Ever wonder why you eat beef and not cow? Pork and not pig? Because when the Normans ruled England, the commoners in the field used their word for the animal, and the French nobility in the castle used their word for the meat that was served to them:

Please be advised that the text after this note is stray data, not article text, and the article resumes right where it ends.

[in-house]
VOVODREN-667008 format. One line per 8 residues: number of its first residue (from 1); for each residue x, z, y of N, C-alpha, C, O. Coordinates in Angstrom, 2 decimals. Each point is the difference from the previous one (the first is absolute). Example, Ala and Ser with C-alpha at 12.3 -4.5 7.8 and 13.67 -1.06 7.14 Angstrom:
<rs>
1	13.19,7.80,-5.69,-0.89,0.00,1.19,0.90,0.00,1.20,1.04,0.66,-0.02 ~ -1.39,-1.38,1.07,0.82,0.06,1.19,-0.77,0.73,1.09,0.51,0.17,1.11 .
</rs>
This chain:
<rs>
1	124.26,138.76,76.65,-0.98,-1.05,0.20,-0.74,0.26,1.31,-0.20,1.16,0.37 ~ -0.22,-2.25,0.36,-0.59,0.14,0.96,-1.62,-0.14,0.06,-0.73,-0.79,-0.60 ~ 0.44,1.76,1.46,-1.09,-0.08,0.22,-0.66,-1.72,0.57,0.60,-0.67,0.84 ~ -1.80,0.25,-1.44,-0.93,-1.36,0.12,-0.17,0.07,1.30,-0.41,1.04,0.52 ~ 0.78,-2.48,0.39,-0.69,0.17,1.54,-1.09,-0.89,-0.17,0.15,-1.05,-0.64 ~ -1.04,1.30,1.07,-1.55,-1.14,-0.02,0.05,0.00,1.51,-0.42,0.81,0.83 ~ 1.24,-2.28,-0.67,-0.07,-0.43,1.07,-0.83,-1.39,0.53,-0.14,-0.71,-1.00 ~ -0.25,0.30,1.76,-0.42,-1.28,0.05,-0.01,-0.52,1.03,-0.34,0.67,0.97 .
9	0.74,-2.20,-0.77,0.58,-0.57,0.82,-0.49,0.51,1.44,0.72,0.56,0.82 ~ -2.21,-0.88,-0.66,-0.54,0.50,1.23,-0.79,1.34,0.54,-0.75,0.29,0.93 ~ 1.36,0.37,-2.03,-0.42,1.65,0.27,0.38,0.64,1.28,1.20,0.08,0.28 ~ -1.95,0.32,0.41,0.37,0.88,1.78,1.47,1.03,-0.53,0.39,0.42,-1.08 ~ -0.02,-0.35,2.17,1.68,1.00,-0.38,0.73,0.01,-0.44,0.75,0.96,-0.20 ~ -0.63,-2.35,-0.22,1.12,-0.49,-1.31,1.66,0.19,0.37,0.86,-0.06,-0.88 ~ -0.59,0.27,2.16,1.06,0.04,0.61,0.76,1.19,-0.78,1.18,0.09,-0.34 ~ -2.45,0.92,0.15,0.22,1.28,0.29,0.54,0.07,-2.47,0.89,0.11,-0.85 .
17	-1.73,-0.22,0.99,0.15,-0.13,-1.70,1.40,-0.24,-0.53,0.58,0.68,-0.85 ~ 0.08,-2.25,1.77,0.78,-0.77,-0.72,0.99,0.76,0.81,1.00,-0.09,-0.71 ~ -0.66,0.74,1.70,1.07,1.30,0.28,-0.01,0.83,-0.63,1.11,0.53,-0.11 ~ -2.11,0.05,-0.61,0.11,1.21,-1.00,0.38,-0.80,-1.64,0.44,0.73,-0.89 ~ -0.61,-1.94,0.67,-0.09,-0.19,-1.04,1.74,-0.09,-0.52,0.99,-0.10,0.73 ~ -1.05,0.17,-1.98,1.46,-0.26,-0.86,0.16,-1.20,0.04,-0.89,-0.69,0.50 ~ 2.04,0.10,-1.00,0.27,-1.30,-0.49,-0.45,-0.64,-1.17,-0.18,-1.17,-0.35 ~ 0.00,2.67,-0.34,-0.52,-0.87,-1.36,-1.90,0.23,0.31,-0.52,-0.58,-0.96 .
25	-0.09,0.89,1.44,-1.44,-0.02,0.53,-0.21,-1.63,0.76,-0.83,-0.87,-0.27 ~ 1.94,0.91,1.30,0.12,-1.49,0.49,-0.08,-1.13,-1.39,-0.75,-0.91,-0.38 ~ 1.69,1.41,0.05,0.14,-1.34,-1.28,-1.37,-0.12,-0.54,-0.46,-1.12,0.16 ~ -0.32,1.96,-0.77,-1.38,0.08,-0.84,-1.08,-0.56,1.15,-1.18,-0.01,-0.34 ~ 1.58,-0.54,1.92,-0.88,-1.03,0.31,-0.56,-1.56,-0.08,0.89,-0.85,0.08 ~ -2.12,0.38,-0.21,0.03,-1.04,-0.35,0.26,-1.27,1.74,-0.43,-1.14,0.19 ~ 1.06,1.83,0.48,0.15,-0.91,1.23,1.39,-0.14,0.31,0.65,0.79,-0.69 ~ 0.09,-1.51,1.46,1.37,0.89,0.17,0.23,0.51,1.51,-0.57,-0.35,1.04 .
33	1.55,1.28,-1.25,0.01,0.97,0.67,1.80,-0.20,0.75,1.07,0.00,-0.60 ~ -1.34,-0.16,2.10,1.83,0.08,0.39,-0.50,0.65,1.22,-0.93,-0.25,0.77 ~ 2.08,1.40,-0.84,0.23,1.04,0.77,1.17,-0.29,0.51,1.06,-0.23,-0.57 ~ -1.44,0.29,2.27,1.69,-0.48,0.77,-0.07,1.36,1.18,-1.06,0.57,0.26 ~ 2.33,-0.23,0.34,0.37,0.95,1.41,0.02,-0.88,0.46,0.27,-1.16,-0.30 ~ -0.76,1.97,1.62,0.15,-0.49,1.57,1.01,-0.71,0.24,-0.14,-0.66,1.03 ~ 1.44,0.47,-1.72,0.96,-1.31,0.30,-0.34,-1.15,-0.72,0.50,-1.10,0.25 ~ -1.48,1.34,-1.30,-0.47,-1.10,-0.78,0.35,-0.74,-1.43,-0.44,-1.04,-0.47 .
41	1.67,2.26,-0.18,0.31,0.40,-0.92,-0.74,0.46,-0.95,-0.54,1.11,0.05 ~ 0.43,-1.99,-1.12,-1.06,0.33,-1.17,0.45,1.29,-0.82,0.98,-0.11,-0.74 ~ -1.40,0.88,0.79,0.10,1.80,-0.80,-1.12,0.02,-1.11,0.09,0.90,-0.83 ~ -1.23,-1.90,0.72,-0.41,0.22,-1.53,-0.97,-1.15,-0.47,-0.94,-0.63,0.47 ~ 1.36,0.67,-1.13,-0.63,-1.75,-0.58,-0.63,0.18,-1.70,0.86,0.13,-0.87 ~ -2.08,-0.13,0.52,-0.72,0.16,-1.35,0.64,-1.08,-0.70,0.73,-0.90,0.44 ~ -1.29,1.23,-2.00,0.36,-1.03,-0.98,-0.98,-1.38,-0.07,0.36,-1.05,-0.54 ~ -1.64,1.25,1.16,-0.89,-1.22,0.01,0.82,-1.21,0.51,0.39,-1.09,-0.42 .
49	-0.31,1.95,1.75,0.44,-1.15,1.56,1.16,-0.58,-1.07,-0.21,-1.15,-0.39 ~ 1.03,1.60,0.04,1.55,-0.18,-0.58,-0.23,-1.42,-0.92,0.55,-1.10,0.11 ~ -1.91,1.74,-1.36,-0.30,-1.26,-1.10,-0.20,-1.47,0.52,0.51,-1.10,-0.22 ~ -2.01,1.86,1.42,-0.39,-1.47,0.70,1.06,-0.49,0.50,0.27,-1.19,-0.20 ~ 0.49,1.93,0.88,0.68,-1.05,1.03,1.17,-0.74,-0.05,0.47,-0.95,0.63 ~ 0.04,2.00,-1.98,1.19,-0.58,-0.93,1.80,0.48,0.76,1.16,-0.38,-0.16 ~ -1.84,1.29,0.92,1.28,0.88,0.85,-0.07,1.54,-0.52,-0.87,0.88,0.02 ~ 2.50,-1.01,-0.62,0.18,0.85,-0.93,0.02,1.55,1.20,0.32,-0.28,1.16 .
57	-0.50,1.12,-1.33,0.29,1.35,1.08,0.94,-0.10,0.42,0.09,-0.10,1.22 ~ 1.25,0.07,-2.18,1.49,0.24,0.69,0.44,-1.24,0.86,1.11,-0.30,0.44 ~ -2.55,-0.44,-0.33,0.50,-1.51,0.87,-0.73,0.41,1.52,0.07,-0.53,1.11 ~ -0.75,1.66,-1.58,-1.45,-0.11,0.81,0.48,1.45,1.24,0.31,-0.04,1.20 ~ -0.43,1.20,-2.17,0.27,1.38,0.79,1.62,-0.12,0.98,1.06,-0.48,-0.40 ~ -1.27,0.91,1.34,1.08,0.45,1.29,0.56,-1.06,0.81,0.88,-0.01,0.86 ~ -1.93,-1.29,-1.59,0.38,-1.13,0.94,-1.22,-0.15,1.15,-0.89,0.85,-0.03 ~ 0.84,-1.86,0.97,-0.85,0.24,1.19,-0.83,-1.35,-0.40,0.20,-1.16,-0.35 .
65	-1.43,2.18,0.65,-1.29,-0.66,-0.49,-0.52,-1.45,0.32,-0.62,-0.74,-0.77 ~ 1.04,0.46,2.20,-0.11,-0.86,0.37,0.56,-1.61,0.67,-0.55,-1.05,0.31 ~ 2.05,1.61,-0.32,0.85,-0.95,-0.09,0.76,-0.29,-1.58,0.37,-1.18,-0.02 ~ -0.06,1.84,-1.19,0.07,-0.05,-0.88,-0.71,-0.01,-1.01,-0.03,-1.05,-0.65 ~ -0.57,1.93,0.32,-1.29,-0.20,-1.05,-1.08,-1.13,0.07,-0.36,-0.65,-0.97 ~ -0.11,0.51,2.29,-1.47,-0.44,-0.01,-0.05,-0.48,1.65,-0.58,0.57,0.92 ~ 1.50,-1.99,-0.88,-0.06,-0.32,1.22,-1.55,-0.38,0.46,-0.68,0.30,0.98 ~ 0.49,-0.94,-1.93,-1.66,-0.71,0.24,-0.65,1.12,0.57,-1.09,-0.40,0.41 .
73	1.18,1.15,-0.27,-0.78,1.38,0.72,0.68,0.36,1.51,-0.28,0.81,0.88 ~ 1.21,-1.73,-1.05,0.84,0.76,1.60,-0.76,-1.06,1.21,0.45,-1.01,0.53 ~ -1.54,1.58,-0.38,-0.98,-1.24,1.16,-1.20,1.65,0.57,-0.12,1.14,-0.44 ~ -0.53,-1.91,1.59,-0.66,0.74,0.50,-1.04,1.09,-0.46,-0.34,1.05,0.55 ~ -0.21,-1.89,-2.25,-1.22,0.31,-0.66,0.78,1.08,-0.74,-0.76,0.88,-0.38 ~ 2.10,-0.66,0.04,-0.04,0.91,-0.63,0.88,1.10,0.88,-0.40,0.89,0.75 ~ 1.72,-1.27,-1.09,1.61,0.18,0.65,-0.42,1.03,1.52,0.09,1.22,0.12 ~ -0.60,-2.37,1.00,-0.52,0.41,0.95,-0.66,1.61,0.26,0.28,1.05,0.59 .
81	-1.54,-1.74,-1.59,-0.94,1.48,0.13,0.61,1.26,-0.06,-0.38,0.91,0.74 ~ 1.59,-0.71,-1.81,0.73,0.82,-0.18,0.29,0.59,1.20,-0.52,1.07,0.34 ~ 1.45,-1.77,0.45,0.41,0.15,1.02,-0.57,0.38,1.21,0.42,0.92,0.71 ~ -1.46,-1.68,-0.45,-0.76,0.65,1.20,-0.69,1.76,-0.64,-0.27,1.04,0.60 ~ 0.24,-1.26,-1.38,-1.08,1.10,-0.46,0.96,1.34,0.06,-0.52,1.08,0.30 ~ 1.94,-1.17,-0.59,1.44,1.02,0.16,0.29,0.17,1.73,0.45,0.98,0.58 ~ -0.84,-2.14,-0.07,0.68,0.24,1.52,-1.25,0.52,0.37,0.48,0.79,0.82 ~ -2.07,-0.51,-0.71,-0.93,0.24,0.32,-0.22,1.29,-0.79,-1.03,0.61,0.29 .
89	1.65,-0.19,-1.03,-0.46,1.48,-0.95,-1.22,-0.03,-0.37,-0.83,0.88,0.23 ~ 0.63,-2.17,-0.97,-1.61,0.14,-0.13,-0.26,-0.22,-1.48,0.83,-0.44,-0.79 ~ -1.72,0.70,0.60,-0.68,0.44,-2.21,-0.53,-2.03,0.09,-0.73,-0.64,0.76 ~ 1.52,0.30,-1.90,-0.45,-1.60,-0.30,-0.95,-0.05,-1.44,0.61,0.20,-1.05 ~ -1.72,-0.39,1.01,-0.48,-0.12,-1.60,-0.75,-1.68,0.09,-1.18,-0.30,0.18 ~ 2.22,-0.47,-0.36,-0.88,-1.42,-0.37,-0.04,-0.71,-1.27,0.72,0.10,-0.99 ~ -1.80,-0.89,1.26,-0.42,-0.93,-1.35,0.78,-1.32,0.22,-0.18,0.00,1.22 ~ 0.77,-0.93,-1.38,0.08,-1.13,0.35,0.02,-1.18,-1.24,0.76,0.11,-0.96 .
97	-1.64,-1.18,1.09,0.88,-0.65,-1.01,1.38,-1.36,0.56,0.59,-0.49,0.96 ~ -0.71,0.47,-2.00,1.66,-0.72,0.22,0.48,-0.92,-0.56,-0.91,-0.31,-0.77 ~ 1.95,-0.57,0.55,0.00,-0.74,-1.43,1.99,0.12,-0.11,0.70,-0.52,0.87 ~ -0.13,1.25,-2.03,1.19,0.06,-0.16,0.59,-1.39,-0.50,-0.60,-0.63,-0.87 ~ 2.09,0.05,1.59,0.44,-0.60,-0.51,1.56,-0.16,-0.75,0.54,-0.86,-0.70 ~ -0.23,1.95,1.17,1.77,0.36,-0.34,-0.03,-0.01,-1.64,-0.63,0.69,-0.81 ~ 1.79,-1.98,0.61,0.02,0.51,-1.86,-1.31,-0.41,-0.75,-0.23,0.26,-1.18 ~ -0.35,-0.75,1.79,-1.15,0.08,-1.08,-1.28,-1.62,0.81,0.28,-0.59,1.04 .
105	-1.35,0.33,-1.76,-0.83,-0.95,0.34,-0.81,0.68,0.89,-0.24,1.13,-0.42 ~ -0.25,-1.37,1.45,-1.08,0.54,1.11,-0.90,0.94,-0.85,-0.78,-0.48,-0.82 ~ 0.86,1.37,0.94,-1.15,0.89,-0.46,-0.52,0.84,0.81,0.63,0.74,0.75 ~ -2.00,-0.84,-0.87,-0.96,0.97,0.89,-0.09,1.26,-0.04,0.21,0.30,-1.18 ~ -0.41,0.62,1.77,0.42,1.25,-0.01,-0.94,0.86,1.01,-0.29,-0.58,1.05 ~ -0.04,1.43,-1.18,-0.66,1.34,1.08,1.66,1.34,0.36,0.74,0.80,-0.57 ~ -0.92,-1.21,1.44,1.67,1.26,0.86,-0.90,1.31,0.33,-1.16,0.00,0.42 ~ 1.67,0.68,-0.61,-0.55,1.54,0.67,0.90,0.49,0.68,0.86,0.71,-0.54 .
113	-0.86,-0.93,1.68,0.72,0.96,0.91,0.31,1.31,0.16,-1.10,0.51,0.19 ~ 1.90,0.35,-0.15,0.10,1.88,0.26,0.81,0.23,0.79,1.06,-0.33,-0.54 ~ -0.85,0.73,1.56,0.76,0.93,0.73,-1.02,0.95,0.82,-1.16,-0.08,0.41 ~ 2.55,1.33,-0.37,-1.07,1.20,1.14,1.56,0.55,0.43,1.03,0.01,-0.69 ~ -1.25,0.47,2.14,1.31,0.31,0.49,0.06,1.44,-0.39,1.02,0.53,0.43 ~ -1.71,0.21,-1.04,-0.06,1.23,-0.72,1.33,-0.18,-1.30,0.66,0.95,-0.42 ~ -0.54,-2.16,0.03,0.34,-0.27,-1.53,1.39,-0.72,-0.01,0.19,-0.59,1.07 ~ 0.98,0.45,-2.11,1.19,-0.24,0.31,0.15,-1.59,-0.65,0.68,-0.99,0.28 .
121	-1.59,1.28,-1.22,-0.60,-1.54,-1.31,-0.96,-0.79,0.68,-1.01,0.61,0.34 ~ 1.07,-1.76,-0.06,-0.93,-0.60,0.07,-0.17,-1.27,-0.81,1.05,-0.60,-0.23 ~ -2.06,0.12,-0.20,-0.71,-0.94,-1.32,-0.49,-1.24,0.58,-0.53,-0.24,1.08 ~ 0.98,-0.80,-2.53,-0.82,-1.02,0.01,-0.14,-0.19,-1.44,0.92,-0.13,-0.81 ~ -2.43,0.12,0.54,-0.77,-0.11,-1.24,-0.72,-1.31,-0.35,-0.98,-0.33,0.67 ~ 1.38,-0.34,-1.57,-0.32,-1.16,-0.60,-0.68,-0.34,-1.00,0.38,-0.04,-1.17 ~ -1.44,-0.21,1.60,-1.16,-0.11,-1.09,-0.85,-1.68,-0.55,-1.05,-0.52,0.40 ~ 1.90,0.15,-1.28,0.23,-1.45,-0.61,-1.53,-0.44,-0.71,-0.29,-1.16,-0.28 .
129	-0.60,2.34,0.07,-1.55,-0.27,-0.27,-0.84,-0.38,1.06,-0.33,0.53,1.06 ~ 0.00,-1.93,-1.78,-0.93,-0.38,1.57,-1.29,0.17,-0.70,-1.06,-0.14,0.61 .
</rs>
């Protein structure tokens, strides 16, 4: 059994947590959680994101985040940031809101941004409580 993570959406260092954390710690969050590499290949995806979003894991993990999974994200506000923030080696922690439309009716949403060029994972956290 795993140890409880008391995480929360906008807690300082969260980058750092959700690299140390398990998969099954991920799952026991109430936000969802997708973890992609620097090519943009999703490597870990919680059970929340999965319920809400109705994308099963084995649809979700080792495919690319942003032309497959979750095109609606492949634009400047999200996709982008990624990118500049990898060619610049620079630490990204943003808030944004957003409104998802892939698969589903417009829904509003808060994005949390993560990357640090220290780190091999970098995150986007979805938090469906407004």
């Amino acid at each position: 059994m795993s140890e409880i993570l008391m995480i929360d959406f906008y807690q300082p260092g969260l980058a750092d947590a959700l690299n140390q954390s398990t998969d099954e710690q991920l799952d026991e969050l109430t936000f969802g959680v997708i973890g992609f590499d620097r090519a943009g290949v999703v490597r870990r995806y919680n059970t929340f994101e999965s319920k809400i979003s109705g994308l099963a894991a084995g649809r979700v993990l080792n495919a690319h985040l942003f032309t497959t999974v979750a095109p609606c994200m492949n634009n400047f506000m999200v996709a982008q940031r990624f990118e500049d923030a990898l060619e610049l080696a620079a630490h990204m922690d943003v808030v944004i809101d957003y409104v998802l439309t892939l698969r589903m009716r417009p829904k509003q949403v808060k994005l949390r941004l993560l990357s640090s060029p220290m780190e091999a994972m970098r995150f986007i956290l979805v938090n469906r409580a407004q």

In 1066, William the Conqueror, Duke of Normandy, invaded and conquered England and the Anglo-Saxons. After the invasion, the Norman kings and the nobility spoke a dialect of Old French known as Anglo-Norman, while English continued to be the language of the common people. This class distinction can still be seen in the English language today in words such as “beef” vs. “cow” and “pork” vs. “pig.” The aristocracy commonly ate beef and pork, which are derivatives of Anglo-Norma, while the Anglo-Saxon commoners, who tended the cattle and hogs, retained the Germanic and ate cow and pig. Many legal terms, such as “indict,” “jury,” and “verdict” also have Anglo-Norman roots because the Normans ruled the courts. It was not uncommon for French words to replace Old English words; for example, “uncle” replaced “eam” and “crime” replaced “firen.” French and English also combined to form new words, such as the French “gentle” and the Germanic “man” forming “gentleman” (Bryson1990). To this day, French-based words hold a more official connotation than do Germanic-based ones. –From The Great Melting Pot of Language